As I've been brooding on the vicious, criminal thuggishness of the Robert McCartney murder and its tortuous postscript, my thoughts have turned to a play called "Public Enemy" that I saw years and years ago in the Lyric Theatre in Hammersmith.
It was written by and starred Kenneth Branagh and staged by his Renaissance Theater Company although I'd never heard of him at the time. It pre dated his breakthrough in the film of Henry V by a couple of years I think. (I still remember him in Hammersmith as being the most dynamic performer I have ever seen on a stage.)
The play was about a young Belfast man who is obsessed with the films of James Cagney. At the beginning it seems innocent enough as he does a Cagney act singing 'Yankee Doodle Dandy', but gradually he seems to drift into a more serious delusion and becomes a real killer while apparently living out famous Cagney roles. A very stylised piece as you might imagine.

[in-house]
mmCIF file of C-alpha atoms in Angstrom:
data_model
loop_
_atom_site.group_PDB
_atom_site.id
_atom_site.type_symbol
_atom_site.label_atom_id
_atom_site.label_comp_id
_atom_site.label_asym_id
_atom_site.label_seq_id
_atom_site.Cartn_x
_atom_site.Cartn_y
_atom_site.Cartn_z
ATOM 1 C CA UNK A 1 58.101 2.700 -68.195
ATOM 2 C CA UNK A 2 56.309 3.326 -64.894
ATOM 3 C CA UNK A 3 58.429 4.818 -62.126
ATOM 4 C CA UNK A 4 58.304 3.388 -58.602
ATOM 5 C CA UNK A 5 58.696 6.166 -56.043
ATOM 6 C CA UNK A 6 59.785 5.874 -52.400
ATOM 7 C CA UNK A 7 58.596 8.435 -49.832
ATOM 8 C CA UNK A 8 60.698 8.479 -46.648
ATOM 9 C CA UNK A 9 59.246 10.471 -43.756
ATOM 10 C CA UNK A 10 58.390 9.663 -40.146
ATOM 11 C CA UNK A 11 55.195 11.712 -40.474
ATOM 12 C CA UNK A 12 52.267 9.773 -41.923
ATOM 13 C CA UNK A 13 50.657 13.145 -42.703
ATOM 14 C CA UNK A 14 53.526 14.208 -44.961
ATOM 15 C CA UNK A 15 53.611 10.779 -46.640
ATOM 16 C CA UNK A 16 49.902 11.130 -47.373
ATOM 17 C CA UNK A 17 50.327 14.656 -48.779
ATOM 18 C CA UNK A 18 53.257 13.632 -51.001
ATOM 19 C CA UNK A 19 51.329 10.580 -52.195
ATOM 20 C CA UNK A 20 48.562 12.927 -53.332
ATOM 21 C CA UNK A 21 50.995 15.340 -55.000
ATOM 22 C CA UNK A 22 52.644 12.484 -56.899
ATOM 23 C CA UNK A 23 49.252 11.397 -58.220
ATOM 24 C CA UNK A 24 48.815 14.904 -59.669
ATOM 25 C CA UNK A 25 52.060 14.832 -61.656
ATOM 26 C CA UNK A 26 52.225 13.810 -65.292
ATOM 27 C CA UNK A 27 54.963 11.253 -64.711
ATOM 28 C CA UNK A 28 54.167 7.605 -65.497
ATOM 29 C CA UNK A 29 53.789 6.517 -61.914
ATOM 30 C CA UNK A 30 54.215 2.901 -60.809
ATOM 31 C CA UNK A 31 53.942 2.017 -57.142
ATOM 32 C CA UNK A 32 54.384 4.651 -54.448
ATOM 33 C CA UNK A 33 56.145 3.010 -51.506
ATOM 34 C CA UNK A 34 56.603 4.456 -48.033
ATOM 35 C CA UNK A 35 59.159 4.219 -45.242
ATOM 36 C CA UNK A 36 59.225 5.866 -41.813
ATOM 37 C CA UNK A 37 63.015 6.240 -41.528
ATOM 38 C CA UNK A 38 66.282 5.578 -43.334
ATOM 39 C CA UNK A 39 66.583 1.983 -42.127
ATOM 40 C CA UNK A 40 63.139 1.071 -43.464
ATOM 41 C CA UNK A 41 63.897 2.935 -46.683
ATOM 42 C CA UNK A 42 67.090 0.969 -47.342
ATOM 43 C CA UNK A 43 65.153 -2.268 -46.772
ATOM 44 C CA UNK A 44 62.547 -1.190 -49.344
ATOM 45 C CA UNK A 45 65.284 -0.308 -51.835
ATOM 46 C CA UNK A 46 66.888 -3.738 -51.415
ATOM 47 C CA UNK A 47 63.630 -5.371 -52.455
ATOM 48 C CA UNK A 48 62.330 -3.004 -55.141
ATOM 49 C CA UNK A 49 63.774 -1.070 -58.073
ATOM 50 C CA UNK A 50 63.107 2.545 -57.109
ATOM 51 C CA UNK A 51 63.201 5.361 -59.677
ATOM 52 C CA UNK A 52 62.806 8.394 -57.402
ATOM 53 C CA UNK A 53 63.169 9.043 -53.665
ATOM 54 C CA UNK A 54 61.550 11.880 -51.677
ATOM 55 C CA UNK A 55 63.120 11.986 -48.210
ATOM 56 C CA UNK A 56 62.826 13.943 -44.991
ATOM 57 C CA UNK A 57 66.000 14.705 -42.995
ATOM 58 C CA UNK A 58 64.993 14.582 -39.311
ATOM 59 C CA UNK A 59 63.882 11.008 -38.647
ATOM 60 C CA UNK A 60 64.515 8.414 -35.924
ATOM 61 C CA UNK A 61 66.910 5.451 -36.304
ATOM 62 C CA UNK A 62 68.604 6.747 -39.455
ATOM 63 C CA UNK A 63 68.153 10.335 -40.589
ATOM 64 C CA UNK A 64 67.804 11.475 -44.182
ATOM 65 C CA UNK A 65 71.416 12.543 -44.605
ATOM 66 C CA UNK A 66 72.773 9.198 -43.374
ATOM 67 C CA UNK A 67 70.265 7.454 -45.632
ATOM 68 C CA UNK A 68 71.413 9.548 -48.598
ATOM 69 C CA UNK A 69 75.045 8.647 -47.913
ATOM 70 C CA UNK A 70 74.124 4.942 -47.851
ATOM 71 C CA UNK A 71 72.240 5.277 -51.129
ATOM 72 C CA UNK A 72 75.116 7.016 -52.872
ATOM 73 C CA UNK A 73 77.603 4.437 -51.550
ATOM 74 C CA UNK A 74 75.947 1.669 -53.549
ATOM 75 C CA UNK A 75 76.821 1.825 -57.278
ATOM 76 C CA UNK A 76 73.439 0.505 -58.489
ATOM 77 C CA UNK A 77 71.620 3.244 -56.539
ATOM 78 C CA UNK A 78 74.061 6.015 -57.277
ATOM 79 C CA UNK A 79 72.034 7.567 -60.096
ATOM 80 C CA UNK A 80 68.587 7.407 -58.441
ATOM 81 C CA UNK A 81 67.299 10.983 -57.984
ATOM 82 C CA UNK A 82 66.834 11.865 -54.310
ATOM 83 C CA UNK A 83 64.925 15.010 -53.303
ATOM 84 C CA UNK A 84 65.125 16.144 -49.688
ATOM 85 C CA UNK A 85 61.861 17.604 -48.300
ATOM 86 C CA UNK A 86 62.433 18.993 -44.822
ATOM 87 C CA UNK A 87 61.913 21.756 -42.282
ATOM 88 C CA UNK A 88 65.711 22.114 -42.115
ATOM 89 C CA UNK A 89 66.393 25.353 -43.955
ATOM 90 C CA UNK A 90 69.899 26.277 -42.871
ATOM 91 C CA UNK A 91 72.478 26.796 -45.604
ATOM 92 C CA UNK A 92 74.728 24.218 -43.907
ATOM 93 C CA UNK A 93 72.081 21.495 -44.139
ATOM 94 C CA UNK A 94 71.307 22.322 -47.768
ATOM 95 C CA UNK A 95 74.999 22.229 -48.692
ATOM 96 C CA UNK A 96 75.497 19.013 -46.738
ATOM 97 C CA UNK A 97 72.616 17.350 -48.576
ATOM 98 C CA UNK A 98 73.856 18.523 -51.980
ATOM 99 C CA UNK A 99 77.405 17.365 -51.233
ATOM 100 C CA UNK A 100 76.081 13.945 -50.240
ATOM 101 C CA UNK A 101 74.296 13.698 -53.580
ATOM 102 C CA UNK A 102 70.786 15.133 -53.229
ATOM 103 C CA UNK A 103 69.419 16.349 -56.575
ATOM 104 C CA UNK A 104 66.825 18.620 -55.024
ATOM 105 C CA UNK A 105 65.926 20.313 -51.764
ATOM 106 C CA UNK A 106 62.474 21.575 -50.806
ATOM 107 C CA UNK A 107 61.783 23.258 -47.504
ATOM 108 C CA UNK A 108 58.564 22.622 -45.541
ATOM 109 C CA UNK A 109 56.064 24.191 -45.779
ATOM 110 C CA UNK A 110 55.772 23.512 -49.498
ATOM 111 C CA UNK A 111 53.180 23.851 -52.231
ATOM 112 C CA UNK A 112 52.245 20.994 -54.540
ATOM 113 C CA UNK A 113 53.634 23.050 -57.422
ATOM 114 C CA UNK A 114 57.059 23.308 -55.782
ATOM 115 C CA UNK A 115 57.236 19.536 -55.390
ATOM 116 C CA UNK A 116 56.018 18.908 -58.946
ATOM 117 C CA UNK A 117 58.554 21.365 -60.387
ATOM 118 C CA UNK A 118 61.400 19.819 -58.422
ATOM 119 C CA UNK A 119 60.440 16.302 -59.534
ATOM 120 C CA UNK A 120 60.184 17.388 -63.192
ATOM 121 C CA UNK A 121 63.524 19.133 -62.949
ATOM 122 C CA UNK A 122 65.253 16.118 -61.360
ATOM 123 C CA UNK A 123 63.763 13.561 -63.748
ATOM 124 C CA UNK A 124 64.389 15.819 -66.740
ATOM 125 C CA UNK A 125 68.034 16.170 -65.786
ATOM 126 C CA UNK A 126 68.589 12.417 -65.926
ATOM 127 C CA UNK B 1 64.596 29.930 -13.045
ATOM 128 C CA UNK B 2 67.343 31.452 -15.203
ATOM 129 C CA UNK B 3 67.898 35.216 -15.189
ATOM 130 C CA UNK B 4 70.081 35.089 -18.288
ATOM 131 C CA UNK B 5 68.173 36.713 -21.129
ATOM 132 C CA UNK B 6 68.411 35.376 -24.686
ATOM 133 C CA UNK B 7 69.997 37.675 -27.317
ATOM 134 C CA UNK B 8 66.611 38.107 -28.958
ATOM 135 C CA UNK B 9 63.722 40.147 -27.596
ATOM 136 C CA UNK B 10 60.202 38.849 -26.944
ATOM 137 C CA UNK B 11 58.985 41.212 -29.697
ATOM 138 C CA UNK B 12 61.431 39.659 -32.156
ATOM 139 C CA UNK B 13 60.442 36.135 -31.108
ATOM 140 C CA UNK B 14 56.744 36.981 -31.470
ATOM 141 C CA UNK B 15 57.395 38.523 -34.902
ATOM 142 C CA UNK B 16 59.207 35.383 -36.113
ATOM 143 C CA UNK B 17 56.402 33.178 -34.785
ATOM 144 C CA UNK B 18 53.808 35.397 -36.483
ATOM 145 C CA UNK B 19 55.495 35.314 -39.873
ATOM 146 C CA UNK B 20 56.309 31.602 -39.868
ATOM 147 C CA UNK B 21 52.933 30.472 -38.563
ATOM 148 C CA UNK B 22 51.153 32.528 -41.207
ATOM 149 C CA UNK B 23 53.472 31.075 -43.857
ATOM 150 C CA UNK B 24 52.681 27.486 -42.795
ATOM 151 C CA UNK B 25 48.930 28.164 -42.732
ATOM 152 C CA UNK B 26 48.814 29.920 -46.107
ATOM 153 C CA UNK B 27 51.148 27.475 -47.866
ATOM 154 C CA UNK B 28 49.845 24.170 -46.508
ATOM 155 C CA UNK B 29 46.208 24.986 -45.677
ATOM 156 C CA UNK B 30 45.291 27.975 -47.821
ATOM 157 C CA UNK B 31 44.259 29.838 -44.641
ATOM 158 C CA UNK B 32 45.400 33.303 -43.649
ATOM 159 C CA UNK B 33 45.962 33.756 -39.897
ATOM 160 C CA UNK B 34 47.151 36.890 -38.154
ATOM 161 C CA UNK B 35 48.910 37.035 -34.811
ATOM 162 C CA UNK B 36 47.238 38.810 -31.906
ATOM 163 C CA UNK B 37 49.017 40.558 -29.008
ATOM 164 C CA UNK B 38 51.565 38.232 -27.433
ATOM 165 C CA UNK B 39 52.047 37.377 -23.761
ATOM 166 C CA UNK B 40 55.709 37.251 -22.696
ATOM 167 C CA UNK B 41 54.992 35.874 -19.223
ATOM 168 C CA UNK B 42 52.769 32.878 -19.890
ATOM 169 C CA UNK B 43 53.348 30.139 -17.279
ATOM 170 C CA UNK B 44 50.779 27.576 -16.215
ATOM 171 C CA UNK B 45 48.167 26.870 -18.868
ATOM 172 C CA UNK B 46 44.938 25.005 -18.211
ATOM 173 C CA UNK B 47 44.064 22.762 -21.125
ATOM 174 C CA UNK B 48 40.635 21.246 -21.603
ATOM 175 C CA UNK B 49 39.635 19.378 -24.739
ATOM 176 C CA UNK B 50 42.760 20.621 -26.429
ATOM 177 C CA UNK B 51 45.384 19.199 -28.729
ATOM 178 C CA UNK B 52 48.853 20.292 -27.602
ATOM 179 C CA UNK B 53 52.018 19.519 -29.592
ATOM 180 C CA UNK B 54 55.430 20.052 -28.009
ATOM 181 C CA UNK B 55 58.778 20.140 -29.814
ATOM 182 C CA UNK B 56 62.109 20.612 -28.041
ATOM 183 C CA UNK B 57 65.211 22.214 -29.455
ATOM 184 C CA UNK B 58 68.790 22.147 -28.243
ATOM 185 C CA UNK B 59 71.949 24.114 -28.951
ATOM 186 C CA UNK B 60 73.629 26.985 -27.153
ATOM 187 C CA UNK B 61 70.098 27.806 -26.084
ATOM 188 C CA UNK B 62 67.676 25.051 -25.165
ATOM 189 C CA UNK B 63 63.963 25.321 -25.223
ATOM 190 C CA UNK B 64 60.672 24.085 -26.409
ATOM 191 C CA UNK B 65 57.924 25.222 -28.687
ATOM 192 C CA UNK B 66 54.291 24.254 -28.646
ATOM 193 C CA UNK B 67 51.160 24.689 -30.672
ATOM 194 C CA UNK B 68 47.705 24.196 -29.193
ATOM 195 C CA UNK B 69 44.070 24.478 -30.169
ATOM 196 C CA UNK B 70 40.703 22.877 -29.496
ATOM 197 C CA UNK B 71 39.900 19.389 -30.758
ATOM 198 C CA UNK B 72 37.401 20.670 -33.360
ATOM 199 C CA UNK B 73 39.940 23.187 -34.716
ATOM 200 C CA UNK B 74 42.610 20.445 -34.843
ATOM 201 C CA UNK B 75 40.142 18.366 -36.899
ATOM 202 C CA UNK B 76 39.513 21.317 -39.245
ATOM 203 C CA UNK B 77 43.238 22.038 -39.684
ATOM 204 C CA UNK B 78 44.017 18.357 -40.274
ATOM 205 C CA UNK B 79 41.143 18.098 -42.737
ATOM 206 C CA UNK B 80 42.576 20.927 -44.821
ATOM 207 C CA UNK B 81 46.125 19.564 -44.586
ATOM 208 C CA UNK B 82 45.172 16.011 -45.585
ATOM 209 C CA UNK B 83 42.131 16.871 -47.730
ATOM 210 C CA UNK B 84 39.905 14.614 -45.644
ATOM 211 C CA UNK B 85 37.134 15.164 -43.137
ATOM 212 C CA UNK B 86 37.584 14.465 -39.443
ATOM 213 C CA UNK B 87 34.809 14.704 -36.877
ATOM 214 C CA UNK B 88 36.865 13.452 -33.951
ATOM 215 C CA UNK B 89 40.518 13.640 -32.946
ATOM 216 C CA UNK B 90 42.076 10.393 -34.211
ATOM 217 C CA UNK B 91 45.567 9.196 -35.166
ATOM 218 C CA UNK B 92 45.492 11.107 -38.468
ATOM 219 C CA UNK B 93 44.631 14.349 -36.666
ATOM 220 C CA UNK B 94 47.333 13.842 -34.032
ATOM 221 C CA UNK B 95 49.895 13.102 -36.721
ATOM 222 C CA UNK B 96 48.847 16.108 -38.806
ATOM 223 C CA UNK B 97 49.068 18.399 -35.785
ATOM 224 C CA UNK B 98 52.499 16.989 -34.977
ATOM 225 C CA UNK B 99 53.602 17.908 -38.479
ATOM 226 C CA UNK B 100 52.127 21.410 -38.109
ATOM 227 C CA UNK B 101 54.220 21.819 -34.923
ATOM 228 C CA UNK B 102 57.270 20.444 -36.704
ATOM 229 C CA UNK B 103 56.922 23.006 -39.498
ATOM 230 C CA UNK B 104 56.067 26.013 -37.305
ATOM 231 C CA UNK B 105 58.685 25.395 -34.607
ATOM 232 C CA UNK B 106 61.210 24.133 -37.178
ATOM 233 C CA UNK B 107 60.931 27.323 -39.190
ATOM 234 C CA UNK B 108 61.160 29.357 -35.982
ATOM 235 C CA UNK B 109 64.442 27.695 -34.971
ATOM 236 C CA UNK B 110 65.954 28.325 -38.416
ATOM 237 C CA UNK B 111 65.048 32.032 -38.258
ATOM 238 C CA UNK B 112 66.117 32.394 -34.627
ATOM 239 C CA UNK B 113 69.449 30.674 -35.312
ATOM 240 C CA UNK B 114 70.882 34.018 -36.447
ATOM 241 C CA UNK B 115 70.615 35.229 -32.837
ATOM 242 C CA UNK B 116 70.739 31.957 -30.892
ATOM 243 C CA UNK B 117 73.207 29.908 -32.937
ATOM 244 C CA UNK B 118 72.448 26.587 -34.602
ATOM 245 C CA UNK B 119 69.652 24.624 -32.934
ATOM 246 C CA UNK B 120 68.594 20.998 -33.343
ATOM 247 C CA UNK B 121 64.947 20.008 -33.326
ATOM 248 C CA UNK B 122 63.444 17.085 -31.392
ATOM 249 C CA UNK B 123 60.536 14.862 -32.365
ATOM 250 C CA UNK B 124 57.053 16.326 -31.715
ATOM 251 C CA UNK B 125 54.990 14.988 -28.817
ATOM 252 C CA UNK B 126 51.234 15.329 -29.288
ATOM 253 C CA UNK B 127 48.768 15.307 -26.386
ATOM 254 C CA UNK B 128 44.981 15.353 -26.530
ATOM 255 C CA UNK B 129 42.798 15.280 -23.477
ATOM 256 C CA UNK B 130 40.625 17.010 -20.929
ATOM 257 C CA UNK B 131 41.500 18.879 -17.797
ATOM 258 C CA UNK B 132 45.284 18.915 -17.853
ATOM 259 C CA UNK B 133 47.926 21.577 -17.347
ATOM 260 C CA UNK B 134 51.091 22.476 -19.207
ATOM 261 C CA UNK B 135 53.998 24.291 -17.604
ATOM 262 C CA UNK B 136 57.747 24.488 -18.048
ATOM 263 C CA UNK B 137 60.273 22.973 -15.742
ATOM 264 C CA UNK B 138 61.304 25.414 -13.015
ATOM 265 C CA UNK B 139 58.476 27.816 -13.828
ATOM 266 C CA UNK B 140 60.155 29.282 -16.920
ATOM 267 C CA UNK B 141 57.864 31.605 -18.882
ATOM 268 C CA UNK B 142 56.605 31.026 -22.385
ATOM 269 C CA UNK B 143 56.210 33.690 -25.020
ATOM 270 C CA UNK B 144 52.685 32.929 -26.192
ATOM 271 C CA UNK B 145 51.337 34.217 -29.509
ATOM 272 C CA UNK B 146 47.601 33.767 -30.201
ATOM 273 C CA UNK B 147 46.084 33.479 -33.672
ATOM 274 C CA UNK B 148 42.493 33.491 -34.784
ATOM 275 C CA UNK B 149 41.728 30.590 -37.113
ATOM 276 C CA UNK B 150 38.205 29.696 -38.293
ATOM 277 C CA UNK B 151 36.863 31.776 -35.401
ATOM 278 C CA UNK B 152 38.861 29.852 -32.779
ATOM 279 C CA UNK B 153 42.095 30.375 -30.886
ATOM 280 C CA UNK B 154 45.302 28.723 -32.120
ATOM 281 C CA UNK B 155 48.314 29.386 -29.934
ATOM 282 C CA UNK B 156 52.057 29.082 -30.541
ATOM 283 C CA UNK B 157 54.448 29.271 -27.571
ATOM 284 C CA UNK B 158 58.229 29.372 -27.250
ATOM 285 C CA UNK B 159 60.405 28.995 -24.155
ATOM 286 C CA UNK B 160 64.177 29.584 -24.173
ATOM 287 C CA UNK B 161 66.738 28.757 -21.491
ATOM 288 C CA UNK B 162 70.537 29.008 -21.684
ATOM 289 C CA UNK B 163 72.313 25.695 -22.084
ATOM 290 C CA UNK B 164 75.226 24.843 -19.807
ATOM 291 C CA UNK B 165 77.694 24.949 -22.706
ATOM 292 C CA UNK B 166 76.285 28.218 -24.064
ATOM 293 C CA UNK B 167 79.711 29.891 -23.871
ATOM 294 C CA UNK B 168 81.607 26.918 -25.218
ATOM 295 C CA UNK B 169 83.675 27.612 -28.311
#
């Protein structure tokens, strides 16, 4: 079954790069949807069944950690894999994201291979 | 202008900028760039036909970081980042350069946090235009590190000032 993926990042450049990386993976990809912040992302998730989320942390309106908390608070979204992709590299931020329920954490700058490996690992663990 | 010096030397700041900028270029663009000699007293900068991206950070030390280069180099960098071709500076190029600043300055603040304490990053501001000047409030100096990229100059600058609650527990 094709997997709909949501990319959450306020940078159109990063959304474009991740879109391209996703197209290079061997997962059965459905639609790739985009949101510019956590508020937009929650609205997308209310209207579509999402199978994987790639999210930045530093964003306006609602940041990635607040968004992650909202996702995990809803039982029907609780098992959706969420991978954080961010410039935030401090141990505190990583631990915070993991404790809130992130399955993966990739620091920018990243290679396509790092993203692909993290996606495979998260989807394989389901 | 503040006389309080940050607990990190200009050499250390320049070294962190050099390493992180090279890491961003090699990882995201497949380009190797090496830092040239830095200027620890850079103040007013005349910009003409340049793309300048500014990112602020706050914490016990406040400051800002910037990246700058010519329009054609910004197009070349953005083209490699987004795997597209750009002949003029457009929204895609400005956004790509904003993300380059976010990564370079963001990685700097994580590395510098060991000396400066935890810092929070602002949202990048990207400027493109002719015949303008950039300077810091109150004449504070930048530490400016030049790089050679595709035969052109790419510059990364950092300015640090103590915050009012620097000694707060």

What gradually emerges however is that his outrages are designed to provoke the gangster warlords of both the Loyalists and the Republicans, and that he intends to kill them all together in some great conflagration when they meet each other to discuss what to do about him and the problems he is causing their 'businesses'.
Branagh spent some of his childhood in Belfast, and this was the first time I was exposed to the now commonplace idea that the hardmen of both sides are really more career criminals than romantic idealists.